More than 100 Malaysians joined ISIL in Syria and about 13, including women and children, now want to come back.
Singapore has arrested three Indonesian women working as domestic helpers in the city on suspicion they donated funds to support the Islamic State of Iraq and the Levant (ISIL or ISIS) group, authorities said.
The government said on Tuesday the arrest of the three women highlighted the continued appeal of ISIL’s “violent ideology”.
The three women, who had worked in Singapore for between six and 13 years, started supporting the group after viewing online material last year, including videos of bomb attacks and beheadings, the Ministry of Interior said.
Anindia Afiyantari, 33, Retno Hernayani, 36, and 31-year-old Turmini got to know each other around the time they were “radicalised”, and developed a network of foreign contacts online who shared their sympathies for ISIL, the ministry added.
“The three of them actively galvanised support online for ISIS,” the ministry said in a statement late on Monday.
“They also donated funds to overseas-based entities for terrorism-related purposes, such as to support the activities of ISIS and JAD. Turmini believed that her donations would earn her a place in paradise,” the statement added, referring to JAD, the Indonesian armed group Jamaah Ansharut Daulah, which has pledged allegiance to ISIL.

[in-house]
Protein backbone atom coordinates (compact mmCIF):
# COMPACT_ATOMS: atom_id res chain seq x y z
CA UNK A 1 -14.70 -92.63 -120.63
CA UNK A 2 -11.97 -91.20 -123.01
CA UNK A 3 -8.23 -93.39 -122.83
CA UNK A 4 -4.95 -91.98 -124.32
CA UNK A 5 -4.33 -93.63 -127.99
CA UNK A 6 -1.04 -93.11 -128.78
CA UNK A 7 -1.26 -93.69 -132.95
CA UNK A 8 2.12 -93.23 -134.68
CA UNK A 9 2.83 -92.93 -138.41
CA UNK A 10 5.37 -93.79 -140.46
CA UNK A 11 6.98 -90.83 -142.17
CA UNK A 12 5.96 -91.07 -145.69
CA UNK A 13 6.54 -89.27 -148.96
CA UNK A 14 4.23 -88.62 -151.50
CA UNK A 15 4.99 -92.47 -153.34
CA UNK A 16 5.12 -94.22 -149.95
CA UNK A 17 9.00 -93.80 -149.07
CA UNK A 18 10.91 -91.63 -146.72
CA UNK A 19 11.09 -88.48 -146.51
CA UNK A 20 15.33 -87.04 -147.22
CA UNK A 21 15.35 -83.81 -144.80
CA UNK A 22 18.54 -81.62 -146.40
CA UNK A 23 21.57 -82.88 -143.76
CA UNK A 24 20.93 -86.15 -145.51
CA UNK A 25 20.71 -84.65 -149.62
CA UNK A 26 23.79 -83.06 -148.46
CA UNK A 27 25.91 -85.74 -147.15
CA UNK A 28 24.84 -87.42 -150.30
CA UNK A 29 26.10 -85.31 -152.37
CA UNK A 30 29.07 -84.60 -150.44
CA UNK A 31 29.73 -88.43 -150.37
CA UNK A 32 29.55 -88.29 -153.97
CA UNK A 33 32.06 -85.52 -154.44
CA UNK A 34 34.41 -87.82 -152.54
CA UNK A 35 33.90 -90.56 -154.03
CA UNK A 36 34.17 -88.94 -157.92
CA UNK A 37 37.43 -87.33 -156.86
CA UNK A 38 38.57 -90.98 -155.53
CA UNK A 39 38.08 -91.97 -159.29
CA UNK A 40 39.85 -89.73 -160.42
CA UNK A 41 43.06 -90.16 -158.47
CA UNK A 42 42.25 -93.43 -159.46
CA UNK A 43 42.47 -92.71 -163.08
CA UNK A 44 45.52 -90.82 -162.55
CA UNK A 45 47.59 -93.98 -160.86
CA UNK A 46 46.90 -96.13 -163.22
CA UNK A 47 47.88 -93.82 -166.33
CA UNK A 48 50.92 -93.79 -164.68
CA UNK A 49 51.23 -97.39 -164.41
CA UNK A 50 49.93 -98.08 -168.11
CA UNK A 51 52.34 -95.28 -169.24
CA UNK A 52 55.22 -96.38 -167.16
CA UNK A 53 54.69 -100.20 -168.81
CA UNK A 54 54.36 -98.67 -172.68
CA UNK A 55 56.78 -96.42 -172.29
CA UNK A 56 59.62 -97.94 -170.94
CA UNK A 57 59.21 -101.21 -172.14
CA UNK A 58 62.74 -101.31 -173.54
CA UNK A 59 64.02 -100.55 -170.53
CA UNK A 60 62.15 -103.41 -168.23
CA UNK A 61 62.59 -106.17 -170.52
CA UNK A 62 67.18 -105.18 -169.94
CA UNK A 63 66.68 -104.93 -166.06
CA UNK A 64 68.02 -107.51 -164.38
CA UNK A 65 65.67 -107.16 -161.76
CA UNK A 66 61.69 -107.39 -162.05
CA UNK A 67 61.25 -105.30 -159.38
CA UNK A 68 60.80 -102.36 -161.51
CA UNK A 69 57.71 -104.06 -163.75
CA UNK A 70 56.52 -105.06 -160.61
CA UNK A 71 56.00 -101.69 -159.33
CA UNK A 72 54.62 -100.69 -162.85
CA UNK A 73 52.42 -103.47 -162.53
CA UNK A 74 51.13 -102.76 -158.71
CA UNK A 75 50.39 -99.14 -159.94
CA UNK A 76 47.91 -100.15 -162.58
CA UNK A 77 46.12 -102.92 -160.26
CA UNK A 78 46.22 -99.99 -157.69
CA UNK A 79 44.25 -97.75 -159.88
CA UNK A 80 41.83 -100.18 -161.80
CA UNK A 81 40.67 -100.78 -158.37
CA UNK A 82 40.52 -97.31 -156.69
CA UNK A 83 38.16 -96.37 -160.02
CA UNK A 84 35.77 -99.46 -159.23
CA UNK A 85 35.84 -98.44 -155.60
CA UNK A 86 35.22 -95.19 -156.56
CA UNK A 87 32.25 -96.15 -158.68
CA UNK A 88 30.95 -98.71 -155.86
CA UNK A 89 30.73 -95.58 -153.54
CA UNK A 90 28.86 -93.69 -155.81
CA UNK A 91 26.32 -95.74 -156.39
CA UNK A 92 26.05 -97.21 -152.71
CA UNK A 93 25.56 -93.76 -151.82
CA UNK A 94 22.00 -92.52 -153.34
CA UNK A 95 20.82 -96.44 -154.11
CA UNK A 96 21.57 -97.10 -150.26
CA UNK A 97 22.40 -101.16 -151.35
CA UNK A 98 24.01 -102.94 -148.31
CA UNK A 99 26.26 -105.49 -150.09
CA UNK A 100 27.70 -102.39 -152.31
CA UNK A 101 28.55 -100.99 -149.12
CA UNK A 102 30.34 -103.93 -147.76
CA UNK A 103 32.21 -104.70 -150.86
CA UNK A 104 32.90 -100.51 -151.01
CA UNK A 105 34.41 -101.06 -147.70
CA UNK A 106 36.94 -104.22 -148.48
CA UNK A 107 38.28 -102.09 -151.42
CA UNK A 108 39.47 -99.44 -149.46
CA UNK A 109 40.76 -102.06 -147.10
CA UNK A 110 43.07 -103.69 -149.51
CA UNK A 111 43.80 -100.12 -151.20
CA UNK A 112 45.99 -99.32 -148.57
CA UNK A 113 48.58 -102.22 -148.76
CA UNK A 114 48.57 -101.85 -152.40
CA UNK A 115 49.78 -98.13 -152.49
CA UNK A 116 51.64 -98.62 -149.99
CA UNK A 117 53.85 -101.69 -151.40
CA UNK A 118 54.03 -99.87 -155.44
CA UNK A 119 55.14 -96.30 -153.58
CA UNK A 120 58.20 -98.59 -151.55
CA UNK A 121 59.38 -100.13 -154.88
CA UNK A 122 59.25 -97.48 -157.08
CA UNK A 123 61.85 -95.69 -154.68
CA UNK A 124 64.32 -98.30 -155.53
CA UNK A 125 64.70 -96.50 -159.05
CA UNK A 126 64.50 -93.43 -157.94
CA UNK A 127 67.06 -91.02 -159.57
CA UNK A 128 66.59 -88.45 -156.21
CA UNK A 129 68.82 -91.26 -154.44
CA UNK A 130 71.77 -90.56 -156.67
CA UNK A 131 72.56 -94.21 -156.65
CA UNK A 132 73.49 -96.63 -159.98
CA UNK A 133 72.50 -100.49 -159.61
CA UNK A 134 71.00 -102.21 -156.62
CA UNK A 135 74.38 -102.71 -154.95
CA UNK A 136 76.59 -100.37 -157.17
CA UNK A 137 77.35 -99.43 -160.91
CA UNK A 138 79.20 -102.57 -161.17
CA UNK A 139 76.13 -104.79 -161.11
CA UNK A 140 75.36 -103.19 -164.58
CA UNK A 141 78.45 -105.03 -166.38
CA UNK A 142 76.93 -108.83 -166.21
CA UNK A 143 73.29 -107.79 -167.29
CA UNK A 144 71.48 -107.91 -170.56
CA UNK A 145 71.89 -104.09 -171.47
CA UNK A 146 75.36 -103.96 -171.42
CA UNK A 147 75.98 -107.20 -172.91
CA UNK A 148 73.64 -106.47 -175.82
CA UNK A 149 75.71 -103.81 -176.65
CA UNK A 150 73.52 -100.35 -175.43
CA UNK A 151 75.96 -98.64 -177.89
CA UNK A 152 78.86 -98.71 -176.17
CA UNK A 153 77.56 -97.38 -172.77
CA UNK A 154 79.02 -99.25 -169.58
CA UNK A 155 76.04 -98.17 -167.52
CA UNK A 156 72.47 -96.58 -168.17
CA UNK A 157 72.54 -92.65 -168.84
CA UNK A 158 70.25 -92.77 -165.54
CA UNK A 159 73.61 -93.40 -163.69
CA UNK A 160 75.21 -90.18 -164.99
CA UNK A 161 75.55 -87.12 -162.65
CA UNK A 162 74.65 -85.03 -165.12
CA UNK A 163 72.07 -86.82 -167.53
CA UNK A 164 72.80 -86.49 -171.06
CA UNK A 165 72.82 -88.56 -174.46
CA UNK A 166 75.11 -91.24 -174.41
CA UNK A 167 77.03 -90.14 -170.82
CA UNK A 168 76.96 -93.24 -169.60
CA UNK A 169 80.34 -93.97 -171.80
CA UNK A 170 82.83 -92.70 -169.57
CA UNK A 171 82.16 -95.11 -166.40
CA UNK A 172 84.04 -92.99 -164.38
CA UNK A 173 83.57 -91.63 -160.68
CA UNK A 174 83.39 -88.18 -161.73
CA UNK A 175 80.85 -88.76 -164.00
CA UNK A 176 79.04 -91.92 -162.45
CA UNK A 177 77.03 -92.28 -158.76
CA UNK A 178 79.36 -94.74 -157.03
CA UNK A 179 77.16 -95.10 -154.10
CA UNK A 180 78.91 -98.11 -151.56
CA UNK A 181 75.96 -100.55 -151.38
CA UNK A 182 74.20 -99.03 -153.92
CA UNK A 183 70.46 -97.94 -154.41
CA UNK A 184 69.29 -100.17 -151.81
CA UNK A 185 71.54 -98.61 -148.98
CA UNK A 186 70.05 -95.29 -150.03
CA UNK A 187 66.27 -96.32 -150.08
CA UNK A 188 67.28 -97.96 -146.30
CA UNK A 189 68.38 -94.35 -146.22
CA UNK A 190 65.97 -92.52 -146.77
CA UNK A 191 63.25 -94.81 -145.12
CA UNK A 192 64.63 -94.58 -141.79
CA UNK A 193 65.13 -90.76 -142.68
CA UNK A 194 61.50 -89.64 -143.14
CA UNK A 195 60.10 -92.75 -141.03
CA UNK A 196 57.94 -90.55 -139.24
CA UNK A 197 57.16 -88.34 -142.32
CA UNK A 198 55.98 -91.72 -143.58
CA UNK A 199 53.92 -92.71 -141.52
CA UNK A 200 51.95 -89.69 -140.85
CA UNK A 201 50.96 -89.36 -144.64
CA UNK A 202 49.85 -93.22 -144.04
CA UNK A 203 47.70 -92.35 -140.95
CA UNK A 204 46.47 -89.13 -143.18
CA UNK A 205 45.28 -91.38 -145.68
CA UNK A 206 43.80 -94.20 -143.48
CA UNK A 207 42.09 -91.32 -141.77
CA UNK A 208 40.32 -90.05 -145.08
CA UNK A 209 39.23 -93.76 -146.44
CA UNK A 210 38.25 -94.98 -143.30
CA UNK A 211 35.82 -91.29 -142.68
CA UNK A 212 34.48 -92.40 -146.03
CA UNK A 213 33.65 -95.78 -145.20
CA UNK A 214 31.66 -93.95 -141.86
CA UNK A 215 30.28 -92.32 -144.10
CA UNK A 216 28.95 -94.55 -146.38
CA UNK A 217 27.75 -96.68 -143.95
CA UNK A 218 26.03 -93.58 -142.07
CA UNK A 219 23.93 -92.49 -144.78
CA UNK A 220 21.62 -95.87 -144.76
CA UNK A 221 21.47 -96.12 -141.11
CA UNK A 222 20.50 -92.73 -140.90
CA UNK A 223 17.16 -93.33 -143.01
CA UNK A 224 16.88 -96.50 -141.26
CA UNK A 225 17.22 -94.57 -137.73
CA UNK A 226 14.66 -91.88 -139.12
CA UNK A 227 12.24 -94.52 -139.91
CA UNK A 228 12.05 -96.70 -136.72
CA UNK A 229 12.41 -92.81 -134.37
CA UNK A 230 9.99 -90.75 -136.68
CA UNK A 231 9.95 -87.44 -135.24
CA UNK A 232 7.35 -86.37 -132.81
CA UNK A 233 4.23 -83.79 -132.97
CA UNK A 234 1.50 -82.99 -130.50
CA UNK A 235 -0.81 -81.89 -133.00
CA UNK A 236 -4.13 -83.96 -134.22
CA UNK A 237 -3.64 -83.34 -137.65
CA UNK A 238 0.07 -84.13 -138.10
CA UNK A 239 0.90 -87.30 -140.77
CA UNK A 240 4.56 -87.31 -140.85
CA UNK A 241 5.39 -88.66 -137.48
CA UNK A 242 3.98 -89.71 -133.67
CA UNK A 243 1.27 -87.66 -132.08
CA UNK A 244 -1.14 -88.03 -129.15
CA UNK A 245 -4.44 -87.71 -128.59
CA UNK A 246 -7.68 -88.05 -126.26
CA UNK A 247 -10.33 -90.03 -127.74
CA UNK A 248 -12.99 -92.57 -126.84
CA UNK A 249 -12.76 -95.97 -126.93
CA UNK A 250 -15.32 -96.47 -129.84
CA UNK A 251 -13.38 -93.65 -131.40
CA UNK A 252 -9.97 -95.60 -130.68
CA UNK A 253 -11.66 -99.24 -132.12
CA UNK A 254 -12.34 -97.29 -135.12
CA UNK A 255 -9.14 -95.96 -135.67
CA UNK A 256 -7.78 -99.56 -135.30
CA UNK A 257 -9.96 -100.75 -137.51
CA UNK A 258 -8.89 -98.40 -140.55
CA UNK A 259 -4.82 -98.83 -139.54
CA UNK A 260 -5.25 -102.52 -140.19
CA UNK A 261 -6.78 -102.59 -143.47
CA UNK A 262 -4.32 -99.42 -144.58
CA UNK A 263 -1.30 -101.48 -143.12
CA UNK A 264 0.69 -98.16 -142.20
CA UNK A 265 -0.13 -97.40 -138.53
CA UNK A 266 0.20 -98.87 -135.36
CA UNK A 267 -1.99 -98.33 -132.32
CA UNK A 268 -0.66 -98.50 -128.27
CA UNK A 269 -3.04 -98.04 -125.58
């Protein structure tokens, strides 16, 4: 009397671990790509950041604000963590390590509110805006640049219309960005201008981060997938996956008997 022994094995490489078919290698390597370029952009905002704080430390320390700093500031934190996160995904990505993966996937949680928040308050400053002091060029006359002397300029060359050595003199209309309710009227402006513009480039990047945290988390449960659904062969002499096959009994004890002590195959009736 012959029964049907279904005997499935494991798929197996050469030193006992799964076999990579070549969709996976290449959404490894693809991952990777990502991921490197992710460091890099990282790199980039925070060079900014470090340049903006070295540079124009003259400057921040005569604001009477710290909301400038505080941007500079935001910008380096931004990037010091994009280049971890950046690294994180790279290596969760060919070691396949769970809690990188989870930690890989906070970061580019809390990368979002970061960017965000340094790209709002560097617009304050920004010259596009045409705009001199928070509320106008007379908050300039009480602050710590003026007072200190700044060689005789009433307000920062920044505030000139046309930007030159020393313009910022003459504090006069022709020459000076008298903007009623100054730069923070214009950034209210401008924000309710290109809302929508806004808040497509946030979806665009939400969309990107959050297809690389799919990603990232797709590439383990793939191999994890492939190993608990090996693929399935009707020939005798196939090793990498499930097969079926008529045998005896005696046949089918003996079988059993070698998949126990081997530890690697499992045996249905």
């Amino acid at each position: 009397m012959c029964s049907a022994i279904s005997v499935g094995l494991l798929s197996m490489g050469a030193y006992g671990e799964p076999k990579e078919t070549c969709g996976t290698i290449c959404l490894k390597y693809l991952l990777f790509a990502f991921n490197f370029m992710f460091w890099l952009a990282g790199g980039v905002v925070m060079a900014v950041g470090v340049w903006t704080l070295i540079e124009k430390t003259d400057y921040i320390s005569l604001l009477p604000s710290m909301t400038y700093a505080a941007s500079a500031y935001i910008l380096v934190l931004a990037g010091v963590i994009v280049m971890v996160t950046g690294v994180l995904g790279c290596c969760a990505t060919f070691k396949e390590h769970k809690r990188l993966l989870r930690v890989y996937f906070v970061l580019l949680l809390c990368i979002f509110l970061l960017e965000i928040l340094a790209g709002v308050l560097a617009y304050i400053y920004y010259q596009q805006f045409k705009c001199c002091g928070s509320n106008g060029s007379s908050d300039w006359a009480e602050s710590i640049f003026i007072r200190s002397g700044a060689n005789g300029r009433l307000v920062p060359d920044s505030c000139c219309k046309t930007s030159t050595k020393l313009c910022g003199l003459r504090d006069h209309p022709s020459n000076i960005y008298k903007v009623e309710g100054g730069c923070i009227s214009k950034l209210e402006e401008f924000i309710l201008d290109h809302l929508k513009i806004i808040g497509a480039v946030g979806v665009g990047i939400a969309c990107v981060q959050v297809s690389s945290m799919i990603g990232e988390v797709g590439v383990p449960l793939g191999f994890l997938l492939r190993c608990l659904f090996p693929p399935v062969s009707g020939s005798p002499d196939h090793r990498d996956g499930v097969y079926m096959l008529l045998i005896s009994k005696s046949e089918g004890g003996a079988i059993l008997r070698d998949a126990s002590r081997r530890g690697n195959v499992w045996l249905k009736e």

Officials did not say how much the women contributed.
The women are being held under the city-state’s Internal Security Act, which allows for detention without trial for up to two years.
ISIL lost the last scrap of its self-declared “caliphate” this year but remains influential. There are fears that foreign fighters returning from the Middle East could rejuvenate “terror” networks elsewhere, including in Southeast Asia.
Singapore has arrested a number of foreign women on suspicion of links to ISIL in the country.
Before the latest cases, authorities had detected 16 “radicalised” foreign domestic workers since 2015, though none were found to have plans to carry out violent acts in Singapore.
They were deported after investigations.
About 250,000 women from other parts of Asia are employed in the wealthy city-state as domestic workers.